When last we saw John Vukmirovich – the English prof, naturalist, and “professional sandhill crane spotter" – he was a modern-day Johnny Pawpaw Seed, surreptitiously distributing seed of America’s forgotten fruit throughout the Chicago area, even on a Nike missile range.
No longer. He heard that maybe some folks with big offices might frown on his actions.
But he hasn't stopped trying to further gain recognition for pawpaws. This week he is proposing to the US Postal Service that they create a stamp with his favorite fruit on it.
The appeal of an unusual tree
“The guidelines for a proposal are very strict,” he says. “And they say they look at 10,000 proposals a year. So I wanted my proposal to be evocative, something to appeal to the heart, the mind, even the nose.”
He has certainly done that, and here I quote his proposal in full:
"They say that rivers flow down to the sea from the land, but rivers of the imagination flow into the land, and are a part of it, flowing from the Appalachians and the Alleghenies west to the Mississippi, moving in and among the mountains, turning into streams and creeks that glide past and alongside countless ridges and into innumerable hollows, until the waters and the land are inseparable. Alongside those rivers, creeks, and streams, deep in the hollows and on the sides of the ridges, in the shadow of the mountains, grows a tree that like the rivers is a part of the land itself, inseparable: Asimina triloba, the North American pawpaw.
"The flowers of the pawpaw are as visually striking as the fruit is delectable. The purple flowers bloom usually by mid-June. The six-petaled and two-tiered flowers are textured as if cut from crepe paper. The back tier's large petals point to 10, 2, and 6 on the clock face of nature, while front tier's are at noon, 4, and 8. But the effect, accentuated by the yellow, pollen-rich center, is timeless. The purple is deep and rich, as if an artist first laid down a chocolate-colored underpainting, an imprimatura, before applying the purple, the color of the underlayer adding a sweetness, if you will, to the flower's color, if not to the fruit itself.
"Once pollinated, the clusters of light green fruit swell until they are roughly mango-sized and -shaped, their skins irregularly daubed with a patina of brackish purple. Inside, the meat is a creamy yellow that darkens as the fruit matures, and at its peak, has a custard-like consistency, while the fruit as a whole gives off a heady floral aroma. The flavor teases the senses, banana-vanilla up-front, but at times behind that, pineapple or coconut accents, befitting its long droopy tropical leaves. The seeds are large, bean-shaped and a dark chocolate brown.
“For centuries, Americans – from the Indians to the settlers, from George Washington to Thomas Jefferson, from the members of the Lewis and Clark expedition to today's devotees – have harvested and relished pawpaws on late September or early October days. Some consume pawpaws right after being picked, while others puree the meat and fold it into the batter for cakes, cookies and quick breads or blend it into custards, ice cream and smoothies, the last with a healthy splash of dark rum, if your please. Pawpaws are also part of American folk culture, along with crazy quilts, tadpoles in Mason jars, and classic folk tunes such as "Shenandoah," "Barbara Allen," and, of course, "Way Down Yonder in the Pawpaw Patch." Pawpaws belong on back porches on golden September afternoons, at suddenly conceived Indian summer picnics and at the family dinner table after Sunday services with the first hints of autumn in the morning air. Pawpaws belong to the world of red and black-checked wool shirts, dungarees and grandpa's fedora, and where children still read and dream about Daniel Boone, Davy Crockett and Mike Fink, as well as Tom, Huck and Jim. And some varieties of pawpaws are named for some of America's most storied rivers: Allegheny, Potomac, Wabash, Susquehanna, and Shenandoah.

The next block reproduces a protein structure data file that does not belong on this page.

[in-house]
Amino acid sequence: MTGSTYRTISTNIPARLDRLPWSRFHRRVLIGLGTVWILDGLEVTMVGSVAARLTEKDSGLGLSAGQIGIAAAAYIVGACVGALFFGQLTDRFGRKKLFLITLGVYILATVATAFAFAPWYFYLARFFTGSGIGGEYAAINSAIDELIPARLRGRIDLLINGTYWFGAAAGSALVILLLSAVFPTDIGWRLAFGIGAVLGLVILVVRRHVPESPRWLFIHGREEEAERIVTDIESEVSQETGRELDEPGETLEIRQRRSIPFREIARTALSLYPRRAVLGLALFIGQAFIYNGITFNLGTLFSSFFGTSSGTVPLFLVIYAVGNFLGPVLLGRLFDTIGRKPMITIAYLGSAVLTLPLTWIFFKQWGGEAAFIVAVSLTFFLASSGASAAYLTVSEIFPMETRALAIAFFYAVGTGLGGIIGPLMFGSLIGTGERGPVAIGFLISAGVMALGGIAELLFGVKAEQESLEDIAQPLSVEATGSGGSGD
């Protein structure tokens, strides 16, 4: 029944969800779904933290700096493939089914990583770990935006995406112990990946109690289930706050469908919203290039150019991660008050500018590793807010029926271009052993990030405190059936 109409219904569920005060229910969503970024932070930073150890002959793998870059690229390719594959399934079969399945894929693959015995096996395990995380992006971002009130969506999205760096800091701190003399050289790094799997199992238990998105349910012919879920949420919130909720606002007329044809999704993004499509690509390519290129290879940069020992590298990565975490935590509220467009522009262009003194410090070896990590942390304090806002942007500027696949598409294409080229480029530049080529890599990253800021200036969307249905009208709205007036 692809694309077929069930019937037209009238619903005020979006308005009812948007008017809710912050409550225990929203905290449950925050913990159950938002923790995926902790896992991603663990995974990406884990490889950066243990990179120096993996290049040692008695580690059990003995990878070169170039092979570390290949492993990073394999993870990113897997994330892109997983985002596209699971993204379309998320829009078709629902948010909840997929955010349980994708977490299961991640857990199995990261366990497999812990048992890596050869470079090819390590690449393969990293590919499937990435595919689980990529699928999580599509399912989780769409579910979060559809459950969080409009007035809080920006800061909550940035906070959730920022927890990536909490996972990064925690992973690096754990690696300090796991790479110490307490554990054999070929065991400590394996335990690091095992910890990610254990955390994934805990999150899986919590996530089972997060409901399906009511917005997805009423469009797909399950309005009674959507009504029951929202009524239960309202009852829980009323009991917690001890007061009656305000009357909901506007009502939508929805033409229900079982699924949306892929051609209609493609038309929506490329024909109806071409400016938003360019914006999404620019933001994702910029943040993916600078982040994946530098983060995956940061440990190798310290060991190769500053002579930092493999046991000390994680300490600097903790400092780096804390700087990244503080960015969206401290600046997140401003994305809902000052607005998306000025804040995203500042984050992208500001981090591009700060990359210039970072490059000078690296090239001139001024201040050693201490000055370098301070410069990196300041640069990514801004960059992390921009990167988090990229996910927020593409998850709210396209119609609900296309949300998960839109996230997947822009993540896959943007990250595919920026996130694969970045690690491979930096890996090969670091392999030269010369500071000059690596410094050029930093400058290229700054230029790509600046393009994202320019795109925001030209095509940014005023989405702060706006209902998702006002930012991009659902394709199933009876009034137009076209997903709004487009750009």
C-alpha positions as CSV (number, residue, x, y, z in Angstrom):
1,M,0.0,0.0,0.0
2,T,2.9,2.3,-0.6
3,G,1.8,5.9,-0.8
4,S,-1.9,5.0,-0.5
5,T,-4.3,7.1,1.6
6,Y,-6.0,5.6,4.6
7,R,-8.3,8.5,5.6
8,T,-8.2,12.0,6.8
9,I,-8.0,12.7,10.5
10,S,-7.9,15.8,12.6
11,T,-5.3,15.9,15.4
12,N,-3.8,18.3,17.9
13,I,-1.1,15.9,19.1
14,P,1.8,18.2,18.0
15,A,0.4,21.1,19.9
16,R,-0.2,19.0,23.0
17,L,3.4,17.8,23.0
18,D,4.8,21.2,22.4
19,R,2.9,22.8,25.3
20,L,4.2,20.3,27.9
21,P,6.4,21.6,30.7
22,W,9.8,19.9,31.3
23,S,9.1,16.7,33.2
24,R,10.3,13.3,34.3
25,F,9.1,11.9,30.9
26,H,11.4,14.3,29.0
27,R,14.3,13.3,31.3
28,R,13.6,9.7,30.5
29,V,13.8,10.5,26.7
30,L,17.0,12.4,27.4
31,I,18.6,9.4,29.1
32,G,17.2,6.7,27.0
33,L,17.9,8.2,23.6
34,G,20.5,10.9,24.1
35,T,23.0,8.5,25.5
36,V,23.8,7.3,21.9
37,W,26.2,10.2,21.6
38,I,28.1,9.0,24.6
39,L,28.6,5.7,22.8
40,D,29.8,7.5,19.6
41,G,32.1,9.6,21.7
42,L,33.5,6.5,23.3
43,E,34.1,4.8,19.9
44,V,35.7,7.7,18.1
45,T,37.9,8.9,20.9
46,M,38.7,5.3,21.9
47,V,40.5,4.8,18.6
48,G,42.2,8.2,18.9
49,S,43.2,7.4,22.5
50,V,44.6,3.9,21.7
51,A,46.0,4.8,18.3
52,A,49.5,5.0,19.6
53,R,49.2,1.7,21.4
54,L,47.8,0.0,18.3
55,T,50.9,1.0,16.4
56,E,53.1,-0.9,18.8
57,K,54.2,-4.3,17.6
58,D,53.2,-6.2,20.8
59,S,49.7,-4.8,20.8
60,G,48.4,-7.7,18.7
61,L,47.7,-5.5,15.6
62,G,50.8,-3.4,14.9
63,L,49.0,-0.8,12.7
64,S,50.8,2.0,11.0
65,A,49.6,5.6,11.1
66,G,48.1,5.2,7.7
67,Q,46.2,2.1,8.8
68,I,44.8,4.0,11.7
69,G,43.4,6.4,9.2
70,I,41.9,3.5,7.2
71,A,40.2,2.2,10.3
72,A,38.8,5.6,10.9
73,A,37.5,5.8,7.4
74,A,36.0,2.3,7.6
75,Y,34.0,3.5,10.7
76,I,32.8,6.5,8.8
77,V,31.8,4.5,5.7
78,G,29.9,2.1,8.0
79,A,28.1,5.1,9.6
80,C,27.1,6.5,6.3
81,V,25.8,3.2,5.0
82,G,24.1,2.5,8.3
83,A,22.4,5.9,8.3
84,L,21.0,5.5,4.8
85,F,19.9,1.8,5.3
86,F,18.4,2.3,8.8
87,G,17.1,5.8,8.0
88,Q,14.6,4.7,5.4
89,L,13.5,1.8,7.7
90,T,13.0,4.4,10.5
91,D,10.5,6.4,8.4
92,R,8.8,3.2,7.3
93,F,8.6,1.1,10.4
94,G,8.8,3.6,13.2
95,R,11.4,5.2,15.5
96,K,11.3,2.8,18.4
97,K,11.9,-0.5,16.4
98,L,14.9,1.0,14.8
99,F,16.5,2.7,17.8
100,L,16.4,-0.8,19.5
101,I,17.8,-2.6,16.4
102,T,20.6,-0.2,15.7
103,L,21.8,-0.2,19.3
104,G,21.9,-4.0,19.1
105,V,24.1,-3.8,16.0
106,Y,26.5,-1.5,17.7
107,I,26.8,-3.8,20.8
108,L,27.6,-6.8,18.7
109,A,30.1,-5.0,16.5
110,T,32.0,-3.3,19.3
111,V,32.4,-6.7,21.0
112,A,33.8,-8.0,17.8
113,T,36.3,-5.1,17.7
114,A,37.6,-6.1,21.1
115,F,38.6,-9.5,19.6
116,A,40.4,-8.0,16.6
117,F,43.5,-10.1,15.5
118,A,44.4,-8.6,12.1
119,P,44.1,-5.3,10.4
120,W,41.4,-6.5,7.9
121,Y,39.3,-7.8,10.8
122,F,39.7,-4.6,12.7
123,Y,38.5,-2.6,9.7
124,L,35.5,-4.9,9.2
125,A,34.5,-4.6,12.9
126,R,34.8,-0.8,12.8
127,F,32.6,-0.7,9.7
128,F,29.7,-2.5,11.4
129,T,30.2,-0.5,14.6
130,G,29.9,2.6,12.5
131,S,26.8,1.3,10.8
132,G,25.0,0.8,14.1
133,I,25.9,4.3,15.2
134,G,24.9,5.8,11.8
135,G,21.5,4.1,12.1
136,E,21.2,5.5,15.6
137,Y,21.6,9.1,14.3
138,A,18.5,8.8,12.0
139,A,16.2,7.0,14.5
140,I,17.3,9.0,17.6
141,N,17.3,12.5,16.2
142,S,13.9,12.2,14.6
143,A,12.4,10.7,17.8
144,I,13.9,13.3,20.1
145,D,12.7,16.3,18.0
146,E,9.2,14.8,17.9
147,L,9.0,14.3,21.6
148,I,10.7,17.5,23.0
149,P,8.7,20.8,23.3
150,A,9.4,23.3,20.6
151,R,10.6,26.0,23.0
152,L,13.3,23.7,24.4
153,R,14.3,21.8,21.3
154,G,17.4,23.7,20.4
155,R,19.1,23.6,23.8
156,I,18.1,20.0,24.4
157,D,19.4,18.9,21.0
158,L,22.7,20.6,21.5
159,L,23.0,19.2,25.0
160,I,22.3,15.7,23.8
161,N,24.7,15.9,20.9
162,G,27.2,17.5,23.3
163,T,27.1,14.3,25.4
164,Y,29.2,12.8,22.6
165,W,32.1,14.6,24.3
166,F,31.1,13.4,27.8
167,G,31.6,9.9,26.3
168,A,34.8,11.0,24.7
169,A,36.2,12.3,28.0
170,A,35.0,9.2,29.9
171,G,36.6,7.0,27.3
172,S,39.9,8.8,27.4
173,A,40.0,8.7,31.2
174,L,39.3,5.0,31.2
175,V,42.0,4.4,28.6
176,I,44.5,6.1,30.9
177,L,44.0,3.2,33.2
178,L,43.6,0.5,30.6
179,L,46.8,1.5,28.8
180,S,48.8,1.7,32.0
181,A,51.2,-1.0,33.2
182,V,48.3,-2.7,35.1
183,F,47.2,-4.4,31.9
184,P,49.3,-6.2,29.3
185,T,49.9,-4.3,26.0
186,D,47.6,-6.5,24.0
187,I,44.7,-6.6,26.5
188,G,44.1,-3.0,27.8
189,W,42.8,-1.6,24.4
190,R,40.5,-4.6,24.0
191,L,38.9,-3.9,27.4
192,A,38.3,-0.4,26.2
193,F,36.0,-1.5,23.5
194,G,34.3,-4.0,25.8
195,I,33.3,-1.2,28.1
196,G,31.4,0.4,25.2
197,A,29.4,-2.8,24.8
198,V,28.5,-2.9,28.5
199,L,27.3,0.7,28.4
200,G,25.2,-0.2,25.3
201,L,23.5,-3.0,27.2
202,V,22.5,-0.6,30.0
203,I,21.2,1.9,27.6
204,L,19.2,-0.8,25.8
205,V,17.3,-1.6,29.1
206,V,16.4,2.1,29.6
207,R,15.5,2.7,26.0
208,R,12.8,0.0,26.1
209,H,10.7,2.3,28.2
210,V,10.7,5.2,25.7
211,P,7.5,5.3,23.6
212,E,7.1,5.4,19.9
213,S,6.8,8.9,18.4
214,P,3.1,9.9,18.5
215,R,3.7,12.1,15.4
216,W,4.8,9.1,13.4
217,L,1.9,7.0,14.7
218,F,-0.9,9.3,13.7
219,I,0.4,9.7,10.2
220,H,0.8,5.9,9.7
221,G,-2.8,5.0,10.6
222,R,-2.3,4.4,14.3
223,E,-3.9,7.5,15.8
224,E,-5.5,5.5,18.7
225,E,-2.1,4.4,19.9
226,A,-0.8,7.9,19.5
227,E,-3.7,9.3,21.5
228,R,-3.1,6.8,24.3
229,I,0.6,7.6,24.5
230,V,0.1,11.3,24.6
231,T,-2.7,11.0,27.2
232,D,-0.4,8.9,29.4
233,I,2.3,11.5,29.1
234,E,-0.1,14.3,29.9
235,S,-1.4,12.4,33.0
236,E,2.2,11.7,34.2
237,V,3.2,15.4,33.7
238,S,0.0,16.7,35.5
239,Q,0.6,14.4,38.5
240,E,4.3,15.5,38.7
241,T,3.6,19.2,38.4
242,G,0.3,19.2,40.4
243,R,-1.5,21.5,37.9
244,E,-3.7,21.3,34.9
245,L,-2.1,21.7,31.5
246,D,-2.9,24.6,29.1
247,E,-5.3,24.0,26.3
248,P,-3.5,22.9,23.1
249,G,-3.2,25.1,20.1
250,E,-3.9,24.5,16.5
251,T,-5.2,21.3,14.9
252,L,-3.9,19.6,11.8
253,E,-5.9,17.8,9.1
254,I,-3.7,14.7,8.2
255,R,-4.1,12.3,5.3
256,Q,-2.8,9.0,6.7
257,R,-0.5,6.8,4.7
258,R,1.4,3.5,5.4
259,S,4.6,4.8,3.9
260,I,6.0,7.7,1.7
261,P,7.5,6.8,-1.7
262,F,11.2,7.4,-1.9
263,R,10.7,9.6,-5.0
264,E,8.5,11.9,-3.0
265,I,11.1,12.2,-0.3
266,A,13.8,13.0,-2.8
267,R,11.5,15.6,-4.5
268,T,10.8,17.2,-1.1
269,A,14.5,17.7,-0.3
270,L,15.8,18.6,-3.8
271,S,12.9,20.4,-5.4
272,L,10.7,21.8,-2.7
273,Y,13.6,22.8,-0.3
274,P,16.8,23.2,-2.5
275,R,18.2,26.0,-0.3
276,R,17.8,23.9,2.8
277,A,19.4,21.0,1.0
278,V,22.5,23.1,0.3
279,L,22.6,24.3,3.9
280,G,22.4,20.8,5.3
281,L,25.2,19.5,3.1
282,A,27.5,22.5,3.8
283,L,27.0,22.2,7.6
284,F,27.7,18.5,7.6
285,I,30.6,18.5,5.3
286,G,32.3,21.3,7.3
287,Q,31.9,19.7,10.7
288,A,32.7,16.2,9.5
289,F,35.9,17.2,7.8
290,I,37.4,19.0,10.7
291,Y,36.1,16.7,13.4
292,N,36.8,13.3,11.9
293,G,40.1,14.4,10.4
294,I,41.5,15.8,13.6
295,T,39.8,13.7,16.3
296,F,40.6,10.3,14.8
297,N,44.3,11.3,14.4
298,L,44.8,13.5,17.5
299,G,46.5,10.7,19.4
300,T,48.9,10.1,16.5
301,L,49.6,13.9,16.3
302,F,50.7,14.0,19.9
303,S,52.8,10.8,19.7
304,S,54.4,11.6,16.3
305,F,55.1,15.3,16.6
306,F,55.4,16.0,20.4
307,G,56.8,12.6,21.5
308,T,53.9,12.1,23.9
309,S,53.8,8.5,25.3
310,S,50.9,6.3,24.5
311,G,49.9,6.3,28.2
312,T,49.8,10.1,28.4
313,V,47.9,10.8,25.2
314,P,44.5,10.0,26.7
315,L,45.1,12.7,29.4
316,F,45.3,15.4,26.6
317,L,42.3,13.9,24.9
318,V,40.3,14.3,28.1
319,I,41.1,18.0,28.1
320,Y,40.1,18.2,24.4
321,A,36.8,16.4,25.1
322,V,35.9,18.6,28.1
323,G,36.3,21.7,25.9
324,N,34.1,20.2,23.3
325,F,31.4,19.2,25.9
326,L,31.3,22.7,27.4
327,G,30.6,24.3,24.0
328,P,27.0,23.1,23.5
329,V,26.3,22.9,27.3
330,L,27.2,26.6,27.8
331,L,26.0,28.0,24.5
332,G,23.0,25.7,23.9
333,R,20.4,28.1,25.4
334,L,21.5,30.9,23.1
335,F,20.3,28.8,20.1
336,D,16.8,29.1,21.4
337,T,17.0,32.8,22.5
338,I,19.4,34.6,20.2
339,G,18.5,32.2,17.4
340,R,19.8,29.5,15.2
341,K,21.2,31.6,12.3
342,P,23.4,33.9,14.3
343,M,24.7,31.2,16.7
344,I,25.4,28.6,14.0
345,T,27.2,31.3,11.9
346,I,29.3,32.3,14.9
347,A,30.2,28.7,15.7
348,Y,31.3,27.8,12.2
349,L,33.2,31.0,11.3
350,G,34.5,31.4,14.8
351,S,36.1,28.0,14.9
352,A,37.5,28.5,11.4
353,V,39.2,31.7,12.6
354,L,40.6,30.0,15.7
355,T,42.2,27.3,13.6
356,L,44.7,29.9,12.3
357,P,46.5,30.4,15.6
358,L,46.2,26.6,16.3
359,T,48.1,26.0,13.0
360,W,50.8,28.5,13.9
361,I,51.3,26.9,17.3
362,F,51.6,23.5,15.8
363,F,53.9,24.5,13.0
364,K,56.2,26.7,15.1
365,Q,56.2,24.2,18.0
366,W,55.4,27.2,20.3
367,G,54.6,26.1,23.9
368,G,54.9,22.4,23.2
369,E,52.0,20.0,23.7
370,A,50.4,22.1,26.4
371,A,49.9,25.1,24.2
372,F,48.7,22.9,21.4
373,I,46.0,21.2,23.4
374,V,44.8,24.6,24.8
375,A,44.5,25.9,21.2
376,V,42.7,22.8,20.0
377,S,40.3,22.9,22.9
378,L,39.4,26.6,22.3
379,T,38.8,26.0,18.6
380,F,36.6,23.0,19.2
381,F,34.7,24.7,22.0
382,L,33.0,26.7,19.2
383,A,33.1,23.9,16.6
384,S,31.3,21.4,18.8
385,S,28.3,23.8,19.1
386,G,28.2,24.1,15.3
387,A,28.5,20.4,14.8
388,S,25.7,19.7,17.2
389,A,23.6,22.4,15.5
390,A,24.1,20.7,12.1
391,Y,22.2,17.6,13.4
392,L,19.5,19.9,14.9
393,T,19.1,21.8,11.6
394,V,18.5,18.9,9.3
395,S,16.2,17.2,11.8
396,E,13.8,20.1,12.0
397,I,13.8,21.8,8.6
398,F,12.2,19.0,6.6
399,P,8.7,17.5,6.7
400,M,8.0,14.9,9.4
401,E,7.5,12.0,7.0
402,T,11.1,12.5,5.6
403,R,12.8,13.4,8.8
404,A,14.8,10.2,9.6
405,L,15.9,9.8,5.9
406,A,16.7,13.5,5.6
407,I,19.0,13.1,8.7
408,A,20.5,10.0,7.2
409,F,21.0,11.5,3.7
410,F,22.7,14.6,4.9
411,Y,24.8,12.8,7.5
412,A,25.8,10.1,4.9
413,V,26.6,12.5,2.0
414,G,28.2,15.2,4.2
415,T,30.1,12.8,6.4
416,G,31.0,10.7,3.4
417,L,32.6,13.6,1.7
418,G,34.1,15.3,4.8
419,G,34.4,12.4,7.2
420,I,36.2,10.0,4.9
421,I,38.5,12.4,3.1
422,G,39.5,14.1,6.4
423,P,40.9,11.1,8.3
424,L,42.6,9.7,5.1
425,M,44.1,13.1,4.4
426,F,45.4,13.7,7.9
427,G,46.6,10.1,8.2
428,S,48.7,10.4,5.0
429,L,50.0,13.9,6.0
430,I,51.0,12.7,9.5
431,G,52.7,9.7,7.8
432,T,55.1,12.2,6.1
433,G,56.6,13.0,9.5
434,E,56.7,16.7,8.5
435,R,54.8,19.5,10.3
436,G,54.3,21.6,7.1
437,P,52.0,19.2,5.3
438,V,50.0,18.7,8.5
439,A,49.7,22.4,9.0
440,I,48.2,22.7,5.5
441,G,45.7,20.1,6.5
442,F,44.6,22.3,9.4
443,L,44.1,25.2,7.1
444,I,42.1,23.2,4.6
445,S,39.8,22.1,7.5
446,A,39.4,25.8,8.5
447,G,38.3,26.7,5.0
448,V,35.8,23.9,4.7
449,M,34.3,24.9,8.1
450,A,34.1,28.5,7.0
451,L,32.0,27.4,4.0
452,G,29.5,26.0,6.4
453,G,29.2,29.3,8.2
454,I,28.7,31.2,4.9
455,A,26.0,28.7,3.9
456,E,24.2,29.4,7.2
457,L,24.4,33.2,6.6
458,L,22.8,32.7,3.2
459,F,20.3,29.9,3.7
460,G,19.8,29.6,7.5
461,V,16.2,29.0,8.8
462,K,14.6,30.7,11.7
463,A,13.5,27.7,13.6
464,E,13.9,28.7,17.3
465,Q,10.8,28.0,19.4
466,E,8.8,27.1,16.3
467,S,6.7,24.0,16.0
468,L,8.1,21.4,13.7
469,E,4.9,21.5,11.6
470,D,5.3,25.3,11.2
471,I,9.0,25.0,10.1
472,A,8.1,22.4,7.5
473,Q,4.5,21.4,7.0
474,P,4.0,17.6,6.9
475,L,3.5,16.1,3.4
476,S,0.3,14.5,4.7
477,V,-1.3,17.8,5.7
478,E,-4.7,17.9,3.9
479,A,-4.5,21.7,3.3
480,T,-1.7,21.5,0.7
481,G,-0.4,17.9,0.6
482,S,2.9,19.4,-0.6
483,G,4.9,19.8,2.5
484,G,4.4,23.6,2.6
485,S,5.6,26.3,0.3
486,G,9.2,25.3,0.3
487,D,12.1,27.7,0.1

"Hold a booklet of current-issue "forever stamps" in front of you, and instead of a monotonous array of Liberty Bells, imagine an alternating two-stamp depiction of pawpaws, the first focusing on the deep purple flowers with foliage, the second on a cluster of ripened fruit with one in the foreground cut open to reveal the subtle yellow meat and the chocolate-colored seeds: One can almost smell the tropical scent and savor the unique texture of the fruit. One might also well wish it were still necessary to lick a stamp.
"Asimina triloba, the North American pawpaw, has been, and still is, a part of the texture of American folk culture, in food, in music and in history. Pawpaws are found along ridges and in the shadow of mountains, and along creeks and streams that empty into rivers that are part of the land itself, as the pawpaw is of the land itself, inseparable from the land, America."
Surely even a Washington bureaucrat would be touched by this.
What you can do
To keep informed of developments in this process, e-mail firstname.lastname@example.org. To add your support, after Labor Day send a postcard to the Citizens’ Stamp Advisory Committee c/o Stamp Development, U.S. Postal Service, 475 L’Enfant Plaza SW, Room 3300, Washington, DC 20260-3501.
What else I’m into this week: Our new puppy, a Bernese Mountain Dog. [See second photo at left; click on arrow at right base of first photo.]
Craig Summers Black, The Transplanted Gardener, is an award-winning garden writer and photographer who blogs regularly at Diggin' it. You can read more of what he's written by clicking here. You may also follow Craig’s further adventures in gardening, music, and rural life on Twitter.